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Universal Beauty
Bay Area muralist covers Fresno planetarium's lobby with cosmic art.
By Yahaira Castro
The Fresno Bee
(Published Thursday, July 11, 2002, 4:56 AM)

(Mark Crosse / The Fresno Bee)
Lynette Cook, an artist from the Bay Area, stands on a scaffold as she paints a likeness of Io, a moon of Jupiter, in the Downing Planetarium at Fresno State. Cook is painting two murals for the planetarium.
(Mark Crosse / The Fresno Bee)
Even the Hubble, the strongest telescope, can't see as far as space artist Lynette Cook.

This month, the Bay Area artist is painting two original murals in the lobby of the Downing Planetarium at California State University, Fresno.

One of the murals will be 3 feet wide and about 40 feet long. It will depict a planetary system called Gliese 876, a system about 52 light years away that astronomers have discovered but have no idea how it looks.

The second mural will depict several planets in our solar system, including Earth. That painting will be about 3 feet wide and about 50 feet long.

Officials at the Downing Planetarium say the murals are works of art visitors will appreciate for a long time. Cook created the renditions specifically for the planetarium.

"We want to be able to inform and educate, but also have something that will take people's breath away when they look up there," Dr. Steven White, the planetarium's director, said.

The planetarium is closed for July, but patrons can see the murals when it reopens Aug. 1.

Cook, 41, is best known for her work on planets outside our solar system.

(Mark Crosse / The Fresno Bee)
Scientific illustrator Lynette Cook is using this diagram for a mural at the Downing Planetarium.
(Mark Crosse / The Fresno Bee)

The planets are discovered by their movements, or wobbles, made by gravitational forces. No telescope is strong enough to see them.

About 90 planets have been discovered and Cook has painted about 40 of them. Her work has been exhibited in the American Museum of Natural History and the Smithsonian.

Her art is unlike the extraordinary scenes done by street artists with paint cans. Instead, Cook said she works to achieve a realistic look in her art.

For example, she will add a lunar landscape on the bottom of the Gliese 876 mural.

"I think my job is to show what is there but to also show what could be there, within the comfort zone of scientists," she said.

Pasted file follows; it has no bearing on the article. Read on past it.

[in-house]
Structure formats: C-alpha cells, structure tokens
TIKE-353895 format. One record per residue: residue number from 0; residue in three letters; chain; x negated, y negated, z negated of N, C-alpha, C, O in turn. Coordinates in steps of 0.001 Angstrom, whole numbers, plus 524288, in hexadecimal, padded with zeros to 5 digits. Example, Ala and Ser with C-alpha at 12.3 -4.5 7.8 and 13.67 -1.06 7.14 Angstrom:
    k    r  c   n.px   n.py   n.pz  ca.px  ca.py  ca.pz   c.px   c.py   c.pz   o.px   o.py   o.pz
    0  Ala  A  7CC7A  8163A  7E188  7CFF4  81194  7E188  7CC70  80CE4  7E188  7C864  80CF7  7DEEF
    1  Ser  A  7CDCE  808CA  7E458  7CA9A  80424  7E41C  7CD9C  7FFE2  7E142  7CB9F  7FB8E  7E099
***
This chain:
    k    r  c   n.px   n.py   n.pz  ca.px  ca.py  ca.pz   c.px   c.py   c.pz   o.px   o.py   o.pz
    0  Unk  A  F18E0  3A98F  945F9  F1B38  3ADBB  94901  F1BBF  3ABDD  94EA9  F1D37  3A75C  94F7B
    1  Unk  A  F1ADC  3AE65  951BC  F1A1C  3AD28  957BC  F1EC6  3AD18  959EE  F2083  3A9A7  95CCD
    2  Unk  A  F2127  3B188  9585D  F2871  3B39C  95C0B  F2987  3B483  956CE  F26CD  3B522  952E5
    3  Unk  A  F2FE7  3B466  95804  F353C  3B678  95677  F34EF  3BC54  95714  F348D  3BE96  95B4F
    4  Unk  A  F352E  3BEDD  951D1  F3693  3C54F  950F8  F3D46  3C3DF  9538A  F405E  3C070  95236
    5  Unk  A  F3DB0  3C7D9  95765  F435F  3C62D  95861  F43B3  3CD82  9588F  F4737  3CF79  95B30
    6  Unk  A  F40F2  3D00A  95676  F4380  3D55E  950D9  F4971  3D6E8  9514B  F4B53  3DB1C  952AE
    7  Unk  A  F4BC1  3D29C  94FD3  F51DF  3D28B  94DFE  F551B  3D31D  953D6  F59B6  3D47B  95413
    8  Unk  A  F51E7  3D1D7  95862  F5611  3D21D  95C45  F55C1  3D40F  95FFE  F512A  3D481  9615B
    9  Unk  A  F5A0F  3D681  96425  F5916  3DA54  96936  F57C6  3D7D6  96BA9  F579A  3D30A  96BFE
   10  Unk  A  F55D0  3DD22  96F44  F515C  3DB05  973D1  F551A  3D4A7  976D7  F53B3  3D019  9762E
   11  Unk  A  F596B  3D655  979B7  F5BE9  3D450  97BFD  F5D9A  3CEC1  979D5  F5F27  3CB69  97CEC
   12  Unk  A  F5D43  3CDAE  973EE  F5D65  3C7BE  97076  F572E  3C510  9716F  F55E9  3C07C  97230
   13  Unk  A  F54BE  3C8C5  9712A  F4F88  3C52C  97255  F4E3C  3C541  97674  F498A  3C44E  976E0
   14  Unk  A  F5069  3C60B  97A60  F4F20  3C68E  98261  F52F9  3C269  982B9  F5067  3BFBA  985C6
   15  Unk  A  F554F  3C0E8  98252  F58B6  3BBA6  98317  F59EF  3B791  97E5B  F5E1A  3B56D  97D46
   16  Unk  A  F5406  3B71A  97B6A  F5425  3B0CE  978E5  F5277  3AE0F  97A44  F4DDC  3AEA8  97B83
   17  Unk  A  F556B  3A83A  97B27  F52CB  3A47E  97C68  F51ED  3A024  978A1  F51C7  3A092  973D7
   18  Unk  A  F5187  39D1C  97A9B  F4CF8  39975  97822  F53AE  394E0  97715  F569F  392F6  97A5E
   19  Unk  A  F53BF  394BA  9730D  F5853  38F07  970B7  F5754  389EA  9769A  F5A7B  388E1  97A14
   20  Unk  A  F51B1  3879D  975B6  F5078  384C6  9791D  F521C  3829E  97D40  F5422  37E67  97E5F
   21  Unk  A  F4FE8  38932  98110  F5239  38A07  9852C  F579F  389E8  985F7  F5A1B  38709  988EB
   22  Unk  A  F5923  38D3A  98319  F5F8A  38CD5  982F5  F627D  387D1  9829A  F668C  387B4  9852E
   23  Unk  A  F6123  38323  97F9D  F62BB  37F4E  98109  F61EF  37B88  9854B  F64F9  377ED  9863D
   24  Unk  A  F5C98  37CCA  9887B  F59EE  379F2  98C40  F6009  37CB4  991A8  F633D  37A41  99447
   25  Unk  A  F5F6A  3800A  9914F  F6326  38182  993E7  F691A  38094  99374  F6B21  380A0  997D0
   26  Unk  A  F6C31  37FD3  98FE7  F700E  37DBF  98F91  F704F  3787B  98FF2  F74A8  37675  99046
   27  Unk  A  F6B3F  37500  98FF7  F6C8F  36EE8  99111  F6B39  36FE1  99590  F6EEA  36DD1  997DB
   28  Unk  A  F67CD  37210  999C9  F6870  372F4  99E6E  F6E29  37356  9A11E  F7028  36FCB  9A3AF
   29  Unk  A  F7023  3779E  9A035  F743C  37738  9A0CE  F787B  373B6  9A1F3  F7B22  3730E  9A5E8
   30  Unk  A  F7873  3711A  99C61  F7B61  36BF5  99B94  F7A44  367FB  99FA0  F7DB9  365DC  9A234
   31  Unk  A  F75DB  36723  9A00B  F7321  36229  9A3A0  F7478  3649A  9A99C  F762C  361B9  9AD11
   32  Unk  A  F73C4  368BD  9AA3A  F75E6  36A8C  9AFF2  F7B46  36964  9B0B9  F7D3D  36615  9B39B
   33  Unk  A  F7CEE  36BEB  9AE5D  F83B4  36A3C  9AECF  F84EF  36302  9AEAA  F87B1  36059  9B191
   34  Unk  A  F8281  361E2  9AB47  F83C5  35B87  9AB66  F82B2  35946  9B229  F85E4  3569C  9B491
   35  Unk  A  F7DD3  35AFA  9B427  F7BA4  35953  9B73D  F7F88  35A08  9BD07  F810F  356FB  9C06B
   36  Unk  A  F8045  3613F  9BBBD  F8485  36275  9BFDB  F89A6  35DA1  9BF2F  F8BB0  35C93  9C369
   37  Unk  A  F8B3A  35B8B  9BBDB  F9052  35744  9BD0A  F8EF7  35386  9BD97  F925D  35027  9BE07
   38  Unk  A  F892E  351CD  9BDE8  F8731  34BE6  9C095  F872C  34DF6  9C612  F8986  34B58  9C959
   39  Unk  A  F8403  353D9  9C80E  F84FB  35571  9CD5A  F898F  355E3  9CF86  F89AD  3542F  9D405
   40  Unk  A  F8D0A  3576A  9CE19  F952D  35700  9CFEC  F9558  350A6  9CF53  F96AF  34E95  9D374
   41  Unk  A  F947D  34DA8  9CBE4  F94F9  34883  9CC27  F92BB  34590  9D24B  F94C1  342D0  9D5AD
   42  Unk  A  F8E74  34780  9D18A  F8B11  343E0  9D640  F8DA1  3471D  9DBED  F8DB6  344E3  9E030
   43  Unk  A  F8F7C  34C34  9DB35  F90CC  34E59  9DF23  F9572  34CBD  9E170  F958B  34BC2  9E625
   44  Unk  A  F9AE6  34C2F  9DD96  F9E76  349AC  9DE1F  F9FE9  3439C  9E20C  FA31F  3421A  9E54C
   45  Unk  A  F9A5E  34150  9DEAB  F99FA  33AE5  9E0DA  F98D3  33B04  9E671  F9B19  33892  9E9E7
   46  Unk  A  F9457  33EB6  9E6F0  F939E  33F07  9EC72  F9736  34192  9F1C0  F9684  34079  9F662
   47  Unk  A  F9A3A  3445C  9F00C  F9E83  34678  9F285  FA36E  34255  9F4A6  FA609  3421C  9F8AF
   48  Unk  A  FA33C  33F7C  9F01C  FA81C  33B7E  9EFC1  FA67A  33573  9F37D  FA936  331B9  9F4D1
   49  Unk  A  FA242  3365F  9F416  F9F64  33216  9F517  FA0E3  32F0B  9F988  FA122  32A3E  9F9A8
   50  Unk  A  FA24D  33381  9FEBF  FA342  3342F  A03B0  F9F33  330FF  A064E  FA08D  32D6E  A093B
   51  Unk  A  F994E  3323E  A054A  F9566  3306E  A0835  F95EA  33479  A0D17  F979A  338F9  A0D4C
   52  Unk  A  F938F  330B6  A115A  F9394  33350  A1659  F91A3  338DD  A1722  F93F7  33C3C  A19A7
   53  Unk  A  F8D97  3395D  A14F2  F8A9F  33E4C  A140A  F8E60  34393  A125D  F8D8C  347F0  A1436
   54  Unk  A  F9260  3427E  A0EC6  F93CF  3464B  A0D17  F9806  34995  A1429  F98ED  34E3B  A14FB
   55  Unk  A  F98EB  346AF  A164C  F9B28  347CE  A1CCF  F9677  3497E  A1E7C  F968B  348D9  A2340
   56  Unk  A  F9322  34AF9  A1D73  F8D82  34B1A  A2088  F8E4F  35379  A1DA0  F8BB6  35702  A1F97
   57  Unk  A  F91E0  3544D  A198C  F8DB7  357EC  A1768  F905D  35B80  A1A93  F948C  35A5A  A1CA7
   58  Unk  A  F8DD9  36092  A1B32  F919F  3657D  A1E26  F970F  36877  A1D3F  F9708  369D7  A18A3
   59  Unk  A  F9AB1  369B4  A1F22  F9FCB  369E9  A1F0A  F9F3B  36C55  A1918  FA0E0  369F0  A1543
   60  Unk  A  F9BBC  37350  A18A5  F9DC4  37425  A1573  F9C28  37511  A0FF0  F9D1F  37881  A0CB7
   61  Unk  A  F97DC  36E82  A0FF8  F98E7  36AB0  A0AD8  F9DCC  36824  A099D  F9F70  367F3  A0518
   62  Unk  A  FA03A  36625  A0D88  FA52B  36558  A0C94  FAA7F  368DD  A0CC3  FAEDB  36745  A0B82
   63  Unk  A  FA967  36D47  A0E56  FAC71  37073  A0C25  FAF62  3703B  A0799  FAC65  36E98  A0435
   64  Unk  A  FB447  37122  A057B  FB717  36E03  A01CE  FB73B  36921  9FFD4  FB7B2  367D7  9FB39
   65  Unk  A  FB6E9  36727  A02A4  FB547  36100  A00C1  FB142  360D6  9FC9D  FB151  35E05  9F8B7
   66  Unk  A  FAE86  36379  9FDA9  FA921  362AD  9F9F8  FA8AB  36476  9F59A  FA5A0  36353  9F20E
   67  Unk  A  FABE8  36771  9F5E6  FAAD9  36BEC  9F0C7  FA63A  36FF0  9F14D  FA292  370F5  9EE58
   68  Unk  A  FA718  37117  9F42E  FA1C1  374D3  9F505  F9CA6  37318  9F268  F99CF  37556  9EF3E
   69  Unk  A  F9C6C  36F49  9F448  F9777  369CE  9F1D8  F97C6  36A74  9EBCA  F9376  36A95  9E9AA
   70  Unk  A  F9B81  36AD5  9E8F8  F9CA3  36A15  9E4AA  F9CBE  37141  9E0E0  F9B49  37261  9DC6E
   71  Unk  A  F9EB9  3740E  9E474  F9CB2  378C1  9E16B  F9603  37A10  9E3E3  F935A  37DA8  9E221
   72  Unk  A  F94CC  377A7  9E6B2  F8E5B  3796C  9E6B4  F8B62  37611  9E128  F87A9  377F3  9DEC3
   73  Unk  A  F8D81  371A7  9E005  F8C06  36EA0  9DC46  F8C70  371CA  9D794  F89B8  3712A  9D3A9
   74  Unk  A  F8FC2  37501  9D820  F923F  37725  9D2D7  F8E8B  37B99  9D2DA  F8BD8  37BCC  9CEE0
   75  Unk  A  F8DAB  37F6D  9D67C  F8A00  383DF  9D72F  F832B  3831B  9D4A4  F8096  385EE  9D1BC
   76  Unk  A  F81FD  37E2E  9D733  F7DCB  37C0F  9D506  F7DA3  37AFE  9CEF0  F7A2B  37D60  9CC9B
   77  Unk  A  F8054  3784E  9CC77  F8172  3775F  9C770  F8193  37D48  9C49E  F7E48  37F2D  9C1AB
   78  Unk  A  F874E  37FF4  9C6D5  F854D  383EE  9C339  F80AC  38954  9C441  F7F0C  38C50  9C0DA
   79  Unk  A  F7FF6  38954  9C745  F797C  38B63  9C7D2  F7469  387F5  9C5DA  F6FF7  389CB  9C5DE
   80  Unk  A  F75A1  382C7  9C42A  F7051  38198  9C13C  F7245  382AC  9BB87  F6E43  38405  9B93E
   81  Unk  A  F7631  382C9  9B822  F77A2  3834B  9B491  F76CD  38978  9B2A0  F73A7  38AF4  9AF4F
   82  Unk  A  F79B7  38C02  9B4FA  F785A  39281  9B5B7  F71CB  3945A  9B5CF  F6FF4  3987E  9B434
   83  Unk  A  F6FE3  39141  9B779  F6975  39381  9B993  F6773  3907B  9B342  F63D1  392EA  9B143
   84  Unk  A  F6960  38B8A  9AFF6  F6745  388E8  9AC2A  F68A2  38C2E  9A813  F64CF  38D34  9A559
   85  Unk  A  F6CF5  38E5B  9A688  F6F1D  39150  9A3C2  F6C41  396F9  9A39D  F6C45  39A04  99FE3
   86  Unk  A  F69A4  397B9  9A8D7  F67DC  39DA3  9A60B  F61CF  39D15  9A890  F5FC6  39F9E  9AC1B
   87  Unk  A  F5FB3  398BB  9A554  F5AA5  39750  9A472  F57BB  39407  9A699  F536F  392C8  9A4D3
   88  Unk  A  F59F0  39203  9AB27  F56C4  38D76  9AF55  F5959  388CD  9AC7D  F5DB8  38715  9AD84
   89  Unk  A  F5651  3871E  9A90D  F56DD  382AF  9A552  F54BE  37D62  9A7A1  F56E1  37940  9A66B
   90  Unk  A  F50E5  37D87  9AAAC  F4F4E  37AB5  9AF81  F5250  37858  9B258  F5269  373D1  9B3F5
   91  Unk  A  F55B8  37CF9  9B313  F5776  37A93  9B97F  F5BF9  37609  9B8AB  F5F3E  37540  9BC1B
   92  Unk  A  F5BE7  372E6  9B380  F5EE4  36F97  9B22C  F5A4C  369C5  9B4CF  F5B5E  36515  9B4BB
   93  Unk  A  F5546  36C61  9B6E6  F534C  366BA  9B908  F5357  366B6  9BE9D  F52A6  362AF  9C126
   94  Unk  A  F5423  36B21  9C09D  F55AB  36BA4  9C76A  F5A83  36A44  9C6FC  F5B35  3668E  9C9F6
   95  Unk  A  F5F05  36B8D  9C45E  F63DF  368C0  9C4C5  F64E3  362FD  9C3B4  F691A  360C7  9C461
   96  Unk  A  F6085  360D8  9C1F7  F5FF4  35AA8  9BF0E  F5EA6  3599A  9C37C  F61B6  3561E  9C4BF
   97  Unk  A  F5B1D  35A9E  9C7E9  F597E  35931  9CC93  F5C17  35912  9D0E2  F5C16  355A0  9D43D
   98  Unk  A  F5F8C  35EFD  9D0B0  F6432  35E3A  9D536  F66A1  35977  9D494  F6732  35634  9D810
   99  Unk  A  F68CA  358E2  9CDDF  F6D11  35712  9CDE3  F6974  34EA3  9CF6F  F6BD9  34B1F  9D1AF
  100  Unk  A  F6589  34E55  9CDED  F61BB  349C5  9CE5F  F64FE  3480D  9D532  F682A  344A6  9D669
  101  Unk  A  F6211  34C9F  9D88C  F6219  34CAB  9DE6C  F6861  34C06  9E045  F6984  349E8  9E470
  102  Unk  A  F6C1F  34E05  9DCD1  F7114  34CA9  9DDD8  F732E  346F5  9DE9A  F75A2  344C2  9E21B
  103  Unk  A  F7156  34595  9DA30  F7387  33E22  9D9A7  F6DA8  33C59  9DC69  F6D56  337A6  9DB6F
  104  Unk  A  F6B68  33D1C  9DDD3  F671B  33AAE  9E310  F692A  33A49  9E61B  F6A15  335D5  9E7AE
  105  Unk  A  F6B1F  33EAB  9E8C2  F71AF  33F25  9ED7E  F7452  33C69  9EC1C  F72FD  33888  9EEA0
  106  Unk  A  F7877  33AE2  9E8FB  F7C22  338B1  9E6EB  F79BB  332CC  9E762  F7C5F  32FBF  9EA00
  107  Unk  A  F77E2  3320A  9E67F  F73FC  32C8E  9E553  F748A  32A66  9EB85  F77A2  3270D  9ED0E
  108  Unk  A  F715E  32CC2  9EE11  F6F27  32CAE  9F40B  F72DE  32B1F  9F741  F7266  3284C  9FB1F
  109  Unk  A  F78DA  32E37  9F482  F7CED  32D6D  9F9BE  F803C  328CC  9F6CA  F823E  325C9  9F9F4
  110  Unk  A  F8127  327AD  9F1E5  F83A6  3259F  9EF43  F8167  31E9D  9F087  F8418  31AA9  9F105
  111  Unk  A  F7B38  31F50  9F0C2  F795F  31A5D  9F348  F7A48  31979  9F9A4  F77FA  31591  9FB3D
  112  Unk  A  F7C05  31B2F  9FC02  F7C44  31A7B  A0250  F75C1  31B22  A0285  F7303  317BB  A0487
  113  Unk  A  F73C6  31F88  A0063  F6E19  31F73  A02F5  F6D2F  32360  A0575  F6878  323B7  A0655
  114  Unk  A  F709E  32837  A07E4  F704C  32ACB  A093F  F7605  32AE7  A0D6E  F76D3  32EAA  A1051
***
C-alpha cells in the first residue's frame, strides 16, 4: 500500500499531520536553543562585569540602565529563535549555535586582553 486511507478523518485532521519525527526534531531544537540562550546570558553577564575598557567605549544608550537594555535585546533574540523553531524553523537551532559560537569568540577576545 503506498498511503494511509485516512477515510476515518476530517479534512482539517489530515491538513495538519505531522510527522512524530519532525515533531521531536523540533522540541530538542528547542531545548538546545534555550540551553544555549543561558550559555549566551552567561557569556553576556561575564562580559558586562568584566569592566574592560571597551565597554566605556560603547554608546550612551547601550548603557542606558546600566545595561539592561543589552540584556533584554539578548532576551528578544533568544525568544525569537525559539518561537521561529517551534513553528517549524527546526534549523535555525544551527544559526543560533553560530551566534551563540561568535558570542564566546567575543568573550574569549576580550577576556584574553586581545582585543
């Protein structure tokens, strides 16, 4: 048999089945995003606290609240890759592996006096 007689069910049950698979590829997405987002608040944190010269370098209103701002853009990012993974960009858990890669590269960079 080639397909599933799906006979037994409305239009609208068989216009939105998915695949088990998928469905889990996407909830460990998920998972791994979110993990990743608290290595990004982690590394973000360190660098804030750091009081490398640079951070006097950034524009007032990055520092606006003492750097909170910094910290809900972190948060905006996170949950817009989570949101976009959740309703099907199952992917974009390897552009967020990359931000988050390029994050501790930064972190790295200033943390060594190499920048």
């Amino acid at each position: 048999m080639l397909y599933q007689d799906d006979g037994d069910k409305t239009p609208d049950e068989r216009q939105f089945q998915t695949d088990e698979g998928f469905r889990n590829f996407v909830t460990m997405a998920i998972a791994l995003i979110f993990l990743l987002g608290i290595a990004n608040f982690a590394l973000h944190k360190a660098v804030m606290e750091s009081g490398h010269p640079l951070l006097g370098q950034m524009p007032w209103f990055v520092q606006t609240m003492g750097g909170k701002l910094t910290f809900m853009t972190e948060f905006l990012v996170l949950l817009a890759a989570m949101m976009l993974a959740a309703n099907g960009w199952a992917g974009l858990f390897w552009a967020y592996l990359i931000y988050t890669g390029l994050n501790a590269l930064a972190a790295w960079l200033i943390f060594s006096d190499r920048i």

When Cook first began her career as an artist, she focused on botany and zoology illustrations.

However, she eventually became interested in astronomical illustrations when in 1984 she started working for the Morrison Planetarium as an artist and photographer. She held that job for 16 years before becoming a free-lancer.

(Mark Crosse / The Fresno Bee)
Lynette Cook works on one of two murals she is creating for the Downing Planetarium on the California State University, Fresno, campus.
(Mark Crosse / The Fresno Bee)

If a problem exists with Cook's art it's that her work may be too real. It is sometimes mistaken for photographs. A San Francisco Chronicle article in 1999 had an image of one of Cook's works of a small planet orbiting a star, along with a caption that the image was photographic proof of a new scientific discovery.

Cook has mixed reactions about her work being confused with actual pictures: "It's amusing and in another way it's horrifying. [In] another way it's quite a compliment."

Steven B. Craig, the Morrison Planetarium chairman in San Francisco where Cook worked, said he considers Cook to be one of the top 10 artists in this field.

"She's very creative yet scientifically accurate," Craig said.

Cook will earn $12,000 from the planetarium's ticket and gift shop sales.

Joe Conway, marketing and new business development officer, said they are looking for a sponsor for the murals. Sponsorship would help offset the cost, and help implement other plans for the planetarium, including installing vending machines.

Cook said she enjoys her job because in illustrating unknown stars and planets there is room to interpret how those places may look.

"It helps make the work more fun, and why it suits me," she said.

The reporter can be reached at ycastro@fresnobee.com or 441-6632.

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